Over four decades Alla Wolf-Tasker has transformed Australia’s food scene, championing local produce and campaigning against industrial food production.
With Melbourne’s skyline quickly disappearing in the rear-view mirror, travellers to Lake House in Daylesford are reminded of Australia’s spellbinding vastness. Dusty paddocks, rolling fields and forests of gum trees remind you that cities are but a tiny speck on the country’s landscape. What matters here is space, fresh air and sunlight, elements in abundance that encourage vitality and health in ways that many countries could only dream.
This spot, barely an hour’s drive north west of Victoria’s capital, is home to a restaurant and luxury lodge run by Alla Wolf-Tasker, a woman who has done more than almost anyone to champion local produce and fight industrial food production. Indeed, in the final few miles before arrival, handmade signs selling ‘fresh garlic’ and ‘Fairtrade horse poo’ show that her spirit has also helped to inspire the immediate region around her.
With characteristic Australian reticence and humility, she’d never admit as much, but exactly four decades on since starting what would eventually become Lake House, her impact is everywhere. If Wolf-Tasker herself were a recipe, she’d combine the warmth and homeliness of Nigella with the social activism of Jamie Oliver, before a final sprinkling of Julia Child’s love of France.
In fact, it was while working as a chef in France that she discovered a culinary sense of place that had hitherto been lacking in Australia.
“When I first saw produce come in the door of three Michelin-starred kitchens in France, I just fell in love with it. In Australia, people were celebrating their wealth by having things sent over from halfway around the world or from other seasons — like strawberries in winter — to show how sophisticated you were. Over there, restaurants would have these little bowls of supplies from around them, from relationships that had been forged by previous generations. But I also didn’t realise the impact. Local produce provides transparency. It leaves money in the small community and locals recognise that they have become among the most important people there, precisely because they are growing food. We’ve lost that with globalisation in food.”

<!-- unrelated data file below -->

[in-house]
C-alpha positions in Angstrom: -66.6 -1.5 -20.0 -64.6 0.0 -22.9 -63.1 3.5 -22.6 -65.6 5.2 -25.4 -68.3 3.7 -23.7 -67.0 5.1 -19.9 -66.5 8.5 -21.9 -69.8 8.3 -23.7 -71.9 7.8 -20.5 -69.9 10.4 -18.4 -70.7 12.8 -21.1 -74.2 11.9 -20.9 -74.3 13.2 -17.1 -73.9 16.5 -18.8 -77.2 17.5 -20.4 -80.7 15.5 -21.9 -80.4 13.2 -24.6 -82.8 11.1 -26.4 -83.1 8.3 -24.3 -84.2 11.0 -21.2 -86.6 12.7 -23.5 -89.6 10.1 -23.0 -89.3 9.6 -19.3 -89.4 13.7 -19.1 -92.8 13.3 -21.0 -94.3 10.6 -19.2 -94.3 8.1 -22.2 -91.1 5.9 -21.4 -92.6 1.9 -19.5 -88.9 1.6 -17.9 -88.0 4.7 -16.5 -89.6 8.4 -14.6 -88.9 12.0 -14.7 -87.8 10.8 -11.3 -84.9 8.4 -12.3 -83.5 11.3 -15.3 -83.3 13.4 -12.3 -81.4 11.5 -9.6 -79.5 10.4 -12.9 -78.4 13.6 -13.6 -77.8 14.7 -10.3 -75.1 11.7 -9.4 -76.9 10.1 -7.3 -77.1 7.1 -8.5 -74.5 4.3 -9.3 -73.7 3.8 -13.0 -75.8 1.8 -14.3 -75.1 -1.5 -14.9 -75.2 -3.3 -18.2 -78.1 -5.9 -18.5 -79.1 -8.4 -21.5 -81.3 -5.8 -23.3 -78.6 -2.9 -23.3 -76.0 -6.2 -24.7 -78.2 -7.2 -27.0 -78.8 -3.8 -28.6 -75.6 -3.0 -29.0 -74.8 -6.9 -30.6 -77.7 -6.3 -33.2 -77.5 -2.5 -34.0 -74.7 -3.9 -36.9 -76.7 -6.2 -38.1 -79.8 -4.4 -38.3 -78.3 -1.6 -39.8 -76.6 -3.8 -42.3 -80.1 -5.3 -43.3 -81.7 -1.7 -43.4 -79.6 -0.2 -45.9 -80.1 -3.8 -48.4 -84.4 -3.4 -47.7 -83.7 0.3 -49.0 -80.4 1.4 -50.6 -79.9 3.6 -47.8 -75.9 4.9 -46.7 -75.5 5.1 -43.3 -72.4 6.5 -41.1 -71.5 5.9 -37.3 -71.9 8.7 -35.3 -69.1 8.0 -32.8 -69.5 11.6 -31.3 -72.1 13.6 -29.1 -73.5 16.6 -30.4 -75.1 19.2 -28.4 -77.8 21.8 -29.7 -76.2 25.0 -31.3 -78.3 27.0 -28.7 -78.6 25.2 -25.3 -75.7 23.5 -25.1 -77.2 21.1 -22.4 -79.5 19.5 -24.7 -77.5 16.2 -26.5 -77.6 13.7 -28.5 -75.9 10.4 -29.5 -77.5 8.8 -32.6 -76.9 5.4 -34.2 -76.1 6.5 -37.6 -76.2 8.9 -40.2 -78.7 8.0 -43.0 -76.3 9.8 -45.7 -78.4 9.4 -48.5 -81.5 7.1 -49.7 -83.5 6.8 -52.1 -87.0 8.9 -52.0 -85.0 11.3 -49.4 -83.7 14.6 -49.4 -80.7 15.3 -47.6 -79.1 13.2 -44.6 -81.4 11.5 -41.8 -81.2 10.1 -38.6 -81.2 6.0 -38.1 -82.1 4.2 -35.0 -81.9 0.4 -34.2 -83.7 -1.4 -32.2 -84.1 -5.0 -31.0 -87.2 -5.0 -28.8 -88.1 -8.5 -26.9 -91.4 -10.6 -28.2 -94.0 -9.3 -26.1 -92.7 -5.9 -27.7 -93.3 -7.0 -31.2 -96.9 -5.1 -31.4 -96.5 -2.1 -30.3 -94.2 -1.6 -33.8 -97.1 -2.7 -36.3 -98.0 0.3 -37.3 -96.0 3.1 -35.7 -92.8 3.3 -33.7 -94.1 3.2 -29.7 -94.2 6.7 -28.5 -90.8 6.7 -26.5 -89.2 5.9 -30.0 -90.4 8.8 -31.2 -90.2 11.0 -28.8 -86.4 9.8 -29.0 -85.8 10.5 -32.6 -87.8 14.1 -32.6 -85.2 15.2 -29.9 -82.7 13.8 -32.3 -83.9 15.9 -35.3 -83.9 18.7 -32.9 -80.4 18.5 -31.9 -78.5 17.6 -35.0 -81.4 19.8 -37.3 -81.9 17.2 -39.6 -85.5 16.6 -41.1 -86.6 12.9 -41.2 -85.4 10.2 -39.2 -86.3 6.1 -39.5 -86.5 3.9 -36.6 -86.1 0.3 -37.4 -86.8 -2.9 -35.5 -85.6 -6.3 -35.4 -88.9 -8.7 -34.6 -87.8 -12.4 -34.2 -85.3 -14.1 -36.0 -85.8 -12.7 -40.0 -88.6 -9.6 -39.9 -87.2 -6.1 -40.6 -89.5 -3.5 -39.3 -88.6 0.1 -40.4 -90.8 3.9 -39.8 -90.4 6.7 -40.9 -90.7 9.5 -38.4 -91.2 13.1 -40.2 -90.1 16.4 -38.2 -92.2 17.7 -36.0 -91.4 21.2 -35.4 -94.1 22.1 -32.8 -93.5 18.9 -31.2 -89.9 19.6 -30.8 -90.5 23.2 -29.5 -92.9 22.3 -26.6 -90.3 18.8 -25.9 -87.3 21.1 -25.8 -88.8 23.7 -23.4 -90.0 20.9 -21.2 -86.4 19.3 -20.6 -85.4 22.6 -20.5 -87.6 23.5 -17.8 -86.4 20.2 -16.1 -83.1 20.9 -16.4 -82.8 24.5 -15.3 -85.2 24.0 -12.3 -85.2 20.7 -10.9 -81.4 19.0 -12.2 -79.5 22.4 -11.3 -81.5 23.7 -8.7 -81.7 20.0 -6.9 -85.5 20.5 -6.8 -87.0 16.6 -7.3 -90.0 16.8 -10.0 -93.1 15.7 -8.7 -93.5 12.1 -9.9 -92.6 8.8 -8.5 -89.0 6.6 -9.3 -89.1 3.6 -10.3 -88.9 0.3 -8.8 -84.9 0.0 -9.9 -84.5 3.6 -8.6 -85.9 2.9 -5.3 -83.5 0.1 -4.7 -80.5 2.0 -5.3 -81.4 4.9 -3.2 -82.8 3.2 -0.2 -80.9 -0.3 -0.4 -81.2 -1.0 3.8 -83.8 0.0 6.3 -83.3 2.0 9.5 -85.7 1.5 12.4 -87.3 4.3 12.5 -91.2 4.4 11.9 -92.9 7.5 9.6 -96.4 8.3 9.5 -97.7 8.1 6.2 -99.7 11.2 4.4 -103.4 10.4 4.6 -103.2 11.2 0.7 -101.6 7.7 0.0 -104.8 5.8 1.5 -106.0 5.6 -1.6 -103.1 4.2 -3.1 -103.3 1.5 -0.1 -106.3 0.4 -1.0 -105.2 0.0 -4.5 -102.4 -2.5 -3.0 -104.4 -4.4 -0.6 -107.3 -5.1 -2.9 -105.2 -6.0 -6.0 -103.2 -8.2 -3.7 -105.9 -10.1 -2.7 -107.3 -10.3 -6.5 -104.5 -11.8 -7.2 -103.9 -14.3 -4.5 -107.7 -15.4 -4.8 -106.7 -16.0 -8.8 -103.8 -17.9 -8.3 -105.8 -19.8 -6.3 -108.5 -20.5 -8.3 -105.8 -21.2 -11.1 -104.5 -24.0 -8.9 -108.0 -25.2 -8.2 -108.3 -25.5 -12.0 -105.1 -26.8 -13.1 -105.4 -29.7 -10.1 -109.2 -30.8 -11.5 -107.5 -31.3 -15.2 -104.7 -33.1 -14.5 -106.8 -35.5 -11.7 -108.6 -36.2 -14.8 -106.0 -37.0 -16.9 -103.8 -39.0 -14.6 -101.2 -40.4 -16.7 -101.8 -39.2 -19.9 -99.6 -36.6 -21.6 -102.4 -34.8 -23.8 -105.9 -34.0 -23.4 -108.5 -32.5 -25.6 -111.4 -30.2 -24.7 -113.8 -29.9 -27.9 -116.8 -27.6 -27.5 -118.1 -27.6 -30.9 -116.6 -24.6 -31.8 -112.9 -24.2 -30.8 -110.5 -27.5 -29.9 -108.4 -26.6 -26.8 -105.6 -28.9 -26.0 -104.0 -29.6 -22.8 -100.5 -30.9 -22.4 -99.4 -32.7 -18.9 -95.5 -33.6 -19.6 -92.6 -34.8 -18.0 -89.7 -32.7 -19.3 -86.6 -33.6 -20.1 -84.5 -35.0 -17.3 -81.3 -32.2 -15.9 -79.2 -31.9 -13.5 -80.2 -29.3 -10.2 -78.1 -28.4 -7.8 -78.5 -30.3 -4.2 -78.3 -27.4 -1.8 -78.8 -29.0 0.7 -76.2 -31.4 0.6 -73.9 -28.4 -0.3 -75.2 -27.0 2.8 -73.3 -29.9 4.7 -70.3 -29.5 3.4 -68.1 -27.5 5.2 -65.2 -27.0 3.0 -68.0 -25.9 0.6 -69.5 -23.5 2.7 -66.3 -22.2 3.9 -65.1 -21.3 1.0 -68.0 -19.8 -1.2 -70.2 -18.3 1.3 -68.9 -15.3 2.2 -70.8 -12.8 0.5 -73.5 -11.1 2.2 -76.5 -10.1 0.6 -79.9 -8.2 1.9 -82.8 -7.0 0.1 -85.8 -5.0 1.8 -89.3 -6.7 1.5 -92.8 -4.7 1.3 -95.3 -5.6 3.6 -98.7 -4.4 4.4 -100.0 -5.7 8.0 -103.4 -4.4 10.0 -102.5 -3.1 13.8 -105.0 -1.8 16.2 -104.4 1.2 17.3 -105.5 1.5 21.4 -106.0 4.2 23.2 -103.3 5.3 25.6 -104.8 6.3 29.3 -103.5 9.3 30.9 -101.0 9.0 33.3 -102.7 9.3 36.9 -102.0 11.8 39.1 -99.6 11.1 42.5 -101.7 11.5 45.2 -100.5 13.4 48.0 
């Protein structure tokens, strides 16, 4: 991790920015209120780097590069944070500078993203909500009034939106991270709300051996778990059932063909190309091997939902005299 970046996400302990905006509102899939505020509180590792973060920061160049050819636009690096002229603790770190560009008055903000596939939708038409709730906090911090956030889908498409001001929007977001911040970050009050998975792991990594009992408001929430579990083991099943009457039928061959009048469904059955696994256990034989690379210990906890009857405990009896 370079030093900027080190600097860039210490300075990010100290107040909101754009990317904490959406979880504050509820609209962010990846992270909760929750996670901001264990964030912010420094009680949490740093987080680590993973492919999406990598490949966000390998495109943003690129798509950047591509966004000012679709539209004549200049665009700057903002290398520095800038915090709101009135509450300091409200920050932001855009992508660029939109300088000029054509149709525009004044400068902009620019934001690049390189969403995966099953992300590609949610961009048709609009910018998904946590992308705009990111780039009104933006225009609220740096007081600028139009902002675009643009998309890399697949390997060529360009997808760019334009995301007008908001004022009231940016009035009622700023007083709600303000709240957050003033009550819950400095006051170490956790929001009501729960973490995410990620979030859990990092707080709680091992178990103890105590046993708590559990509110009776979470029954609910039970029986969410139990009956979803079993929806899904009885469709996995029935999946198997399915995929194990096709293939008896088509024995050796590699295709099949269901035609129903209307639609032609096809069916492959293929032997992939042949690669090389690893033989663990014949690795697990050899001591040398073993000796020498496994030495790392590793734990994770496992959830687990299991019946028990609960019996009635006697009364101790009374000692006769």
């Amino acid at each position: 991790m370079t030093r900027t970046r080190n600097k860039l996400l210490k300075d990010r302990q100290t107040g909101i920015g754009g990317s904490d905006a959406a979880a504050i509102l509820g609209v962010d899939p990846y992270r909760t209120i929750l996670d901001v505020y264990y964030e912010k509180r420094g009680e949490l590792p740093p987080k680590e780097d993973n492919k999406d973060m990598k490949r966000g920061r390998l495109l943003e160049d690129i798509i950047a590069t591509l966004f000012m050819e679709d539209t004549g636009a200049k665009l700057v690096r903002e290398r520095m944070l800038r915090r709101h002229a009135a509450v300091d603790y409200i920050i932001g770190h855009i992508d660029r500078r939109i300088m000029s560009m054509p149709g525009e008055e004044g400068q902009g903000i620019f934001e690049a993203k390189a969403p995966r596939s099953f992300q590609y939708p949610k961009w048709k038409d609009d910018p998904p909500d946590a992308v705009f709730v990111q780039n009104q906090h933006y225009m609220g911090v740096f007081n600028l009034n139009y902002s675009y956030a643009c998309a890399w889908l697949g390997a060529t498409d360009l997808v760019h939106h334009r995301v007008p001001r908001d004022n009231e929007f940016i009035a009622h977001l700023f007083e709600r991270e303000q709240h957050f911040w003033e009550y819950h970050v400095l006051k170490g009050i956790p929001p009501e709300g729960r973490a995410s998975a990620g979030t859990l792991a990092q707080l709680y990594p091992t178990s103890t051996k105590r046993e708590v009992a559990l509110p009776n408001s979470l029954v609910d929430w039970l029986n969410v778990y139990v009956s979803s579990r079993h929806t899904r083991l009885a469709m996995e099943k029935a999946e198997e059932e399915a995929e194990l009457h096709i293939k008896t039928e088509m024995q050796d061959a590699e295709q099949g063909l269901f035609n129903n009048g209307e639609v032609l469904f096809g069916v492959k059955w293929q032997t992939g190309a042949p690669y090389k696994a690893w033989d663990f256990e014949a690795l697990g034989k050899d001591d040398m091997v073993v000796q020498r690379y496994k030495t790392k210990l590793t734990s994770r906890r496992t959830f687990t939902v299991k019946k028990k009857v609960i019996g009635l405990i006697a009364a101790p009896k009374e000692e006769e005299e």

Her own restaurant, complete with elegant suites overlooking the lake, has won it all. More than 70 ‘hats’ from the Australian Good Food Guide, the country’s equivalent of Michelin stars, Australia’s Best Wine List from Gourmet Traveller and dozens more.
At breakfast, lunch and dinner, stunning produce from its own gardens or farm that sits just a few miles up the road is crafted into beautiful but unpretentious plates of food. Under dappled sunlight breaking through the leaves above us, an al fresco lunch of heirloom tomatoes with a house curd, tomato consommé, compote, milk skin and summer herbs was sublime.
A subsequent afternoon stroll to Daylesford’s picturesque High Street reveals how it has become a must-visit for regional and global gourmands. Behind 19th century shop fronts that wouldn’t look out of place in a cowboy film, artisans are baking beautiful breads and pastries, teasing chocolate creations or stuffing sausage skins with pork that has been smoked over red gum wood. Countless local wines are on offer in restaurants, bars and liquor stores, while farmer’s markets ensure that the stunning local bounty of fruit and vegetables are proudly on display.
While Daylesford is undoubtedly a food lover’s dream, it wasn't always so. Wolf-Tasker explains that 40 years ago: “Australia had no regional restaurants. If you drove out into the regions, you took a picnic because you weren’t even guaranteed that there’d be a grocery shop that would sell anything other than sliced white bread and very bad sausages. So, for me to come back from France and think I could build a destination restaurant here was a bit bizarre!”
Happily, she persevered and today she continues to champion organic and hyper-local produce, now very now on-trend, because that was the way her Russian immigrant parents raised her.
“The Carrot ” (c) Lake House
“My parents managed to buy this decrepit little miner’s cottage and mum turned the backyard into this amazing orchard and garden. We had chooks, fruits and vegetables, crops, fermenting cabbages at the back, mushrooms in the autumn, all kinds of stuff. Mum was a forager, she never went out without a basket and would always come back with something, maybe beets and plums, while she knew a lot about herbs because she grew up on a farm. I have that in me.”
That respect for the integrity and health benefits of produce extends to her horror when faced with issues such as battery farming or the madness of importing food from thousands of miles away.
“Have you ever poured boiling water over apples to remove the wax? They’ve probably been grown in the UK, sent to South Africa to be waxed because it’s cheaper there, then sent to Hong Kong to sell because now they look beautiful. Pour boiling water over them and see what happens.”
Today, she continues to campaign tirelessly for changes in awareness of and legislation around food. Whether it’s developing kitchen and garden programmes in local schools, appearing on Australia’s Masterchef TV show, judging young chefs or produce awards or simply encouraging local food culture and producers, it’s clear that her energy and drive is as relentless and vital as ever.
This article originally appeared in Billionaire's Health Issue, December 2019. To subscribe contact
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